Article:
Cameron’s Tories are between a Rock and a Hard Place

Labour Party

I’m not going to pretend that I am anything other than ecstatic to see the Tories fall so dramatically in the Ipsos MORI poll in yesterday’s Observer.  Only six points behind Labour on 37 % as opposed to our 31%, this is surely a blow for Cameron and his Conservatives.  Some have claimed it is a rogue poll, but that has yet to be seen.  As of now, I am prepared to believe the findings of a respected polling organisation.

All of this begs the question why.  Why are the Tories going down and why is Labour recovering?  The Glasgow North-East result is clearly in the frame as a by-election win traditionally boosts the winning party’s standing.  There is also the excellent news about the economy, and this Ipsos MORI poll shows that 46% of the public now believe the economy will perform better over the next year compared to 23% who think it will deteriorate and 28% who believe it will stay the same.

So we have two powerful reasons for people to go away from the Tories and come to Labour.  The other, I believe, is the disarray shown by Cameron, Hague et al on Europe and their policies relating to the EU.  The Tories’ EU policies quite simply lack credibility .  As a veteran of Labour in the 1980s, please believe me when I know an impossible and unworkable policy when I see one.

Having watched Cameron on the Andrew Marr show on Sunday and reflected on what he said during the past day, I am absolutely convinced that Europe is the Tories’ achilles heel.  It is the 2010 Tory version of Labour’s 1987 idea that nuclear disarmament coupled with an increase in ground troops was a viable option for the UK, a policy which would also allow us to fulfil our international commitments.

The voters twigged Labour then just as, I believe, they are twigging the Tories now.  Just in case you missed it or found the rhetoric got in the way of what they are actually saying, David Cameron and William Hague state that in the absence of their being able to hold a referendum on the Lisbon Treaty they will:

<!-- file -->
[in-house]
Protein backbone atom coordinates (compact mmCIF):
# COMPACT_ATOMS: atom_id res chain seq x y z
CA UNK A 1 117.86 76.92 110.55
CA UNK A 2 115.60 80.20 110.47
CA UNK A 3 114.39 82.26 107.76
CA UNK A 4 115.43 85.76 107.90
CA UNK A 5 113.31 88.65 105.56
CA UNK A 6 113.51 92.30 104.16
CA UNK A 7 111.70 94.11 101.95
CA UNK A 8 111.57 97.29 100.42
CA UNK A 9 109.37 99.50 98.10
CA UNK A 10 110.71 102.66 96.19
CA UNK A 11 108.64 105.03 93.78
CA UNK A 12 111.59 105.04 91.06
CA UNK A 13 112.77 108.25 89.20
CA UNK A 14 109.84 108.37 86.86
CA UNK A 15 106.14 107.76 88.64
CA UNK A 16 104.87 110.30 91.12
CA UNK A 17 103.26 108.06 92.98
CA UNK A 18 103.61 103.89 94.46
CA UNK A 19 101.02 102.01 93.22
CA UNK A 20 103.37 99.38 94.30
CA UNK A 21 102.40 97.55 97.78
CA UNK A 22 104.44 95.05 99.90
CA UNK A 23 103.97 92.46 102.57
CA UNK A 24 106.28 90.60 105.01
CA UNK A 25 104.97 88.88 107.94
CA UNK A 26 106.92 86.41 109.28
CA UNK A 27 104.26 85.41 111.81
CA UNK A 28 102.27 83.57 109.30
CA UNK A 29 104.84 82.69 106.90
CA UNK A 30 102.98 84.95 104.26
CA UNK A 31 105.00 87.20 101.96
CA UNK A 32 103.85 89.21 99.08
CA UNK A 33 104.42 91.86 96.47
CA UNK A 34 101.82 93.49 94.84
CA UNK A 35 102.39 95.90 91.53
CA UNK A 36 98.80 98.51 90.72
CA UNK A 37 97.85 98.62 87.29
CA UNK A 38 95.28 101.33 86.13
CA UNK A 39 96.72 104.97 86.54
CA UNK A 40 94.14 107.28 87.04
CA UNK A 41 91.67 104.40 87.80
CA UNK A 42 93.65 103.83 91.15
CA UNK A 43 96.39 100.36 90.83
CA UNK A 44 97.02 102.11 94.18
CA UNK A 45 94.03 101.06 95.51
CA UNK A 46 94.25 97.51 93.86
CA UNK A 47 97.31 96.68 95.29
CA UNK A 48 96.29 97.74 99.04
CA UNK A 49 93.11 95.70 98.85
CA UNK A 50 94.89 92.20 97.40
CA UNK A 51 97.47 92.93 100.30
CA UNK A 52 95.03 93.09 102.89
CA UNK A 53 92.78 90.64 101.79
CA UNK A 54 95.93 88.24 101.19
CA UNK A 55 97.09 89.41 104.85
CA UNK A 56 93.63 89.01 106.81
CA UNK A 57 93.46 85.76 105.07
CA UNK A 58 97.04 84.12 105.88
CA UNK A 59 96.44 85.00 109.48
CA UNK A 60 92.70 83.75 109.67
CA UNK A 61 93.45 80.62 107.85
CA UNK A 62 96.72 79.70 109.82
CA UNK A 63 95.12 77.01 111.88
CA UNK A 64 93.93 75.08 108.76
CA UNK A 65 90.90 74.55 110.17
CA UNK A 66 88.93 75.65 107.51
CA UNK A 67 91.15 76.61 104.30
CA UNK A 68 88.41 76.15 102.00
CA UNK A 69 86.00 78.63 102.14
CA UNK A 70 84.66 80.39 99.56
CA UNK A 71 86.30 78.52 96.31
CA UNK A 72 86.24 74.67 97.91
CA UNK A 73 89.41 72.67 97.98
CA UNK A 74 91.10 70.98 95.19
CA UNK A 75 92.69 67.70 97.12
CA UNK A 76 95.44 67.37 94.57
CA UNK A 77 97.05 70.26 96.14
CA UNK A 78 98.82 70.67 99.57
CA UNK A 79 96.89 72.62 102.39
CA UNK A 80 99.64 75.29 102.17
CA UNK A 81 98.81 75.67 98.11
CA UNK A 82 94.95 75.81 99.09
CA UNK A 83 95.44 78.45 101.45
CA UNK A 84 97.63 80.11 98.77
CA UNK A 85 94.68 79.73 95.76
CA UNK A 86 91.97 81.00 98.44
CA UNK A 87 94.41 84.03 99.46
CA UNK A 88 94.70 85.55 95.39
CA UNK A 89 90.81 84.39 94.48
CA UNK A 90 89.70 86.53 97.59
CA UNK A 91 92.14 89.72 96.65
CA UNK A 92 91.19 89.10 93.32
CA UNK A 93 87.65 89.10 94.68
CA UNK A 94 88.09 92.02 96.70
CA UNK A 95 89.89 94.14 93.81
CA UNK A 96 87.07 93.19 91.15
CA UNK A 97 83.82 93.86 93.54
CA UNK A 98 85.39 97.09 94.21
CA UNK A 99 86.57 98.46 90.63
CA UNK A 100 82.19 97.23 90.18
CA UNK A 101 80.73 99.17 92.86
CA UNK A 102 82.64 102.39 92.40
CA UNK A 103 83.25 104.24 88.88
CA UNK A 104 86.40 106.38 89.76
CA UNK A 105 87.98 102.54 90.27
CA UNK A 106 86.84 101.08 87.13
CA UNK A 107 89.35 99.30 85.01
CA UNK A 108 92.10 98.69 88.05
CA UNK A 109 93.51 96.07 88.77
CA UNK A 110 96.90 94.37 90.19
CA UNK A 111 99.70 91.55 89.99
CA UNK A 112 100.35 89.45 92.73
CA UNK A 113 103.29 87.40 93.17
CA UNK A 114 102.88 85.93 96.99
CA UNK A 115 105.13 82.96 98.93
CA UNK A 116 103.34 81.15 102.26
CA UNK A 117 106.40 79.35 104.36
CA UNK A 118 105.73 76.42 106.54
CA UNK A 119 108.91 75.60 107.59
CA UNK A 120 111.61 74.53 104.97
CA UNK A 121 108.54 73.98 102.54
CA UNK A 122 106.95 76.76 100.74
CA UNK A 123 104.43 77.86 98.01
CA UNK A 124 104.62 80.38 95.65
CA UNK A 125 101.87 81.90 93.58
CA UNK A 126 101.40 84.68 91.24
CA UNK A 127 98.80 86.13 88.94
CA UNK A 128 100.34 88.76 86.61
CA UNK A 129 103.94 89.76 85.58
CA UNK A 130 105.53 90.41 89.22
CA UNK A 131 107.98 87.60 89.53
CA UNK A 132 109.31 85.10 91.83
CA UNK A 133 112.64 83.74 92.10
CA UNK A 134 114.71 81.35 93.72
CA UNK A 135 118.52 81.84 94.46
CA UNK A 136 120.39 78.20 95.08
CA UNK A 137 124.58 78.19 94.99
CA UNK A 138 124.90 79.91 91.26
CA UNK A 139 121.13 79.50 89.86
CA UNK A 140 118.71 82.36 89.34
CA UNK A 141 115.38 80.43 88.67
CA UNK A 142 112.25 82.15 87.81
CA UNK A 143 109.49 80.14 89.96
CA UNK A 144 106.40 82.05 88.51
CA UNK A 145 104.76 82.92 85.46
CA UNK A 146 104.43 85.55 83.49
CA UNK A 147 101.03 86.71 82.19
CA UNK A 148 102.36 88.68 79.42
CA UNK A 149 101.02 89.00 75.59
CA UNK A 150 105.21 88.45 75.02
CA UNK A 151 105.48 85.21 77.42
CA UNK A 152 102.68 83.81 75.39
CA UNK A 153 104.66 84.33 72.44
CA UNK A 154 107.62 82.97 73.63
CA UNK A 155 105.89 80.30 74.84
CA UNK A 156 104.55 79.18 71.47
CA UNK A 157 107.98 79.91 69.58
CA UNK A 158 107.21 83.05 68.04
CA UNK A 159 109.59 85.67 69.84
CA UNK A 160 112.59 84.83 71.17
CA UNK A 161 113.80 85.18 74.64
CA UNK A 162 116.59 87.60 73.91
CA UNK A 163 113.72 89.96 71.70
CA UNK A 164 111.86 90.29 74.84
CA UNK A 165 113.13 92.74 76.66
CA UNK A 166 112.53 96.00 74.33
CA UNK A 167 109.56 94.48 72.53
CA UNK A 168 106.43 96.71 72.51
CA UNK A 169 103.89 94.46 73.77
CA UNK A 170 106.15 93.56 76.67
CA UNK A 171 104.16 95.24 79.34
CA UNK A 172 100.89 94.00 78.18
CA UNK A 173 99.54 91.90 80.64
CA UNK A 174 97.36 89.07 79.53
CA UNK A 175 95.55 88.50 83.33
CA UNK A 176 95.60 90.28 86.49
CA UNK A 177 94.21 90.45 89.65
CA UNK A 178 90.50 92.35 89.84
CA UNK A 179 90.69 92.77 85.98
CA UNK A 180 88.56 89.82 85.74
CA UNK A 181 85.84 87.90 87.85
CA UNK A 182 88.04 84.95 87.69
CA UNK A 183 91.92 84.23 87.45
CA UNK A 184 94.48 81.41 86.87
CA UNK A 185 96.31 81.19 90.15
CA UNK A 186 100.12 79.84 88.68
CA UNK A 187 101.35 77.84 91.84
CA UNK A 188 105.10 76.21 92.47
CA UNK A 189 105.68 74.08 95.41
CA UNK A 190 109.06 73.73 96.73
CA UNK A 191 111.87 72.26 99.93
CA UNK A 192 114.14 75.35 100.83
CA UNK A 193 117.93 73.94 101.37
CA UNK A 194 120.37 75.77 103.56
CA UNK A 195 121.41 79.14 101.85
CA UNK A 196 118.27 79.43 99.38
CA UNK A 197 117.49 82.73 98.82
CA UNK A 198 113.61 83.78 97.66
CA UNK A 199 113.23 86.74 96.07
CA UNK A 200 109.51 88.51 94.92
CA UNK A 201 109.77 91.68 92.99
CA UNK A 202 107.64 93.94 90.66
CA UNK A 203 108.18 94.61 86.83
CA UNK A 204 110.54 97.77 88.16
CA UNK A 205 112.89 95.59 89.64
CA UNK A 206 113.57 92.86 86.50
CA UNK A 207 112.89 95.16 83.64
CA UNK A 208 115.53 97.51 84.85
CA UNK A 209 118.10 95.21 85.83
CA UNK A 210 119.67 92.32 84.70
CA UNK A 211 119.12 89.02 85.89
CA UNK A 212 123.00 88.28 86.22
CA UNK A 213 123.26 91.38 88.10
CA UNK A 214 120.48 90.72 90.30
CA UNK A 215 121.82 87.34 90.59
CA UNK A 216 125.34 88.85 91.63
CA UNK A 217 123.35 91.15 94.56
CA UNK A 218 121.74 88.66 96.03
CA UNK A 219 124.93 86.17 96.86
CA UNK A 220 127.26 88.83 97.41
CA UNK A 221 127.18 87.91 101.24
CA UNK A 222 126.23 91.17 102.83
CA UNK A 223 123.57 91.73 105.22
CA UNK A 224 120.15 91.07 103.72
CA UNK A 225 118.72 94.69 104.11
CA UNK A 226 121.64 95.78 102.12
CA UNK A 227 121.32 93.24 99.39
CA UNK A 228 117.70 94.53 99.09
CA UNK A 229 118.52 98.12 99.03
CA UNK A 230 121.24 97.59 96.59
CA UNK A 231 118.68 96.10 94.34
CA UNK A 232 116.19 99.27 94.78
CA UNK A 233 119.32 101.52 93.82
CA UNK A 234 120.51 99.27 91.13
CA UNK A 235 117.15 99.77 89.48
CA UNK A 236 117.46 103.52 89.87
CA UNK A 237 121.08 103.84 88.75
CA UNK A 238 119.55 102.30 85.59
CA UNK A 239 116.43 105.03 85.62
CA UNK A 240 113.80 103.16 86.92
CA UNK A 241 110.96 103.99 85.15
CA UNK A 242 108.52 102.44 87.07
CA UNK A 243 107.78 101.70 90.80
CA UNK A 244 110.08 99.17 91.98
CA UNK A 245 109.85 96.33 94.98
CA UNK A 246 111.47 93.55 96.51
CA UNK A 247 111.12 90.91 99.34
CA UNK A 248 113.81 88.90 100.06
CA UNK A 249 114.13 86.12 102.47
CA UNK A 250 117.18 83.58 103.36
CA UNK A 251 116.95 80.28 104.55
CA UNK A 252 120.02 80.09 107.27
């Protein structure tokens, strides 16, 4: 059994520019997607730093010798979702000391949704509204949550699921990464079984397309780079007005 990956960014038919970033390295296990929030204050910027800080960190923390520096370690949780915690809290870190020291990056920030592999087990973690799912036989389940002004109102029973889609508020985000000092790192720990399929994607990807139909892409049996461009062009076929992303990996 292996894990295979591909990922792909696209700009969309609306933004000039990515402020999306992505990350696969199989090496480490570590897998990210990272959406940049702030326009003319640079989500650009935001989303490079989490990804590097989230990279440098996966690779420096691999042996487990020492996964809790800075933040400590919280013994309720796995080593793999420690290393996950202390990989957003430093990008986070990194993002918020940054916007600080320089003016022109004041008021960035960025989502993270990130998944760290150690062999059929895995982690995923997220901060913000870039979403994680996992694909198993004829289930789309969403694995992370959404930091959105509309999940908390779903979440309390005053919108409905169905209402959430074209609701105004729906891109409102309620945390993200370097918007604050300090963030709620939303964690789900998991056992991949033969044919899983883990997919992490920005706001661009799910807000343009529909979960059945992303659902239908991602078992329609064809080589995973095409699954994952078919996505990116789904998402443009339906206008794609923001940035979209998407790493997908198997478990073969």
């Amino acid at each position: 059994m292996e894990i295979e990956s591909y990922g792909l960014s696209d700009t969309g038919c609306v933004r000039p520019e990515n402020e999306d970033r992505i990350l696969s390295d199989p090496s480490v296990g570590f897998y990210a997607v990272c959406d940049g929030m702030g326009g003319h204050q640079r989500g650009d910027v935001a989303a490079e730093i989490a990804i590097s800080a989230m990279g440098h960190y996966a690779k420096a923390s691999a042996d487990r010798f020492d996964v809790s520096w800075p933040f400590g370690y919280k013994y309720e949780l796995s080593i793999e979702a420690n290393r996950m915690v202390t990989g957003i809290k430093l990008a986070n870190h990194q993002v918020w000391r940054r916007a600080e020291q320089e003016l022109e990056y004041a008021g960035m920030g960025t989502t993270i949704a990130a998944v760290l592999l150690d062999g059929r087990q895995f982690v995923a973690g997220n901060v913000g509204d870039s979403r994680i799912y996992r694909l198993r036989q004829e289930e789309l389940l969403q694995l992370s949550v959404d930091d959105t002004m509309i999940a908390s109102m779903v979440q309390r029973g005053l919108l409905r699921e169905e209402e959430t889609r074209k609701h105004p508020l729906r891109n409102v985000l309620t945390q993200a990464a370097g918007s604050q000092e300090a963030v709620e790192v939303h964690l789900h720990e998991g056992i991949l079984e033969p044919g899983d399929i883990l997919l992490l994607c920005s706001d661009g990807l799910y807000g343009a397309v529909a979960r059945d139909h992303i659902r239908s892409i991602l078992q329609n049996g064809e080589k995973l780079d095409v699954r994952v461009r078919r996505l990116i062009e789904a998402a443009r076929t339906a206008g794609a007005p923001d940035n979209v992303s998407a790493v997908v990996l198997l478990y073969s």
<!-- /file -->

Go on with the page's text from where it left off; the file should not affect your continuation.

1)  Introduce legislation to require a referendum whenever there is a treaty change in the EU


2)  Renegotiate those parts of the existing treaties and agreements the Tories don’t like

I don’t think 1) is much of an issue.  After all, should the Tories ever be in a position to negotiate changes to EU treaties they, as the governing party, would have a vested interest in the referendum going through.  This is, therefore, a fundamentally dishonest piece of rhetoric in that the Tories are only promising referendums on their own laws and agreements.

2) This is where the Tory policy becomes very difficult, if not downright impossible.  It is this which is not credible and unworkable.  It is not a credible policy for the very real reason that treaties and other EU agreements are negotiated very strongly down to the last detail by all the member states before agreement.  Every member state is therefore irrevocably committed to the final version.  Since all member states have been through the process, every single one of them is in the same position.  In most instances a change of government in a member state would not be enough to make that country wish to overturn such a treaty or agreement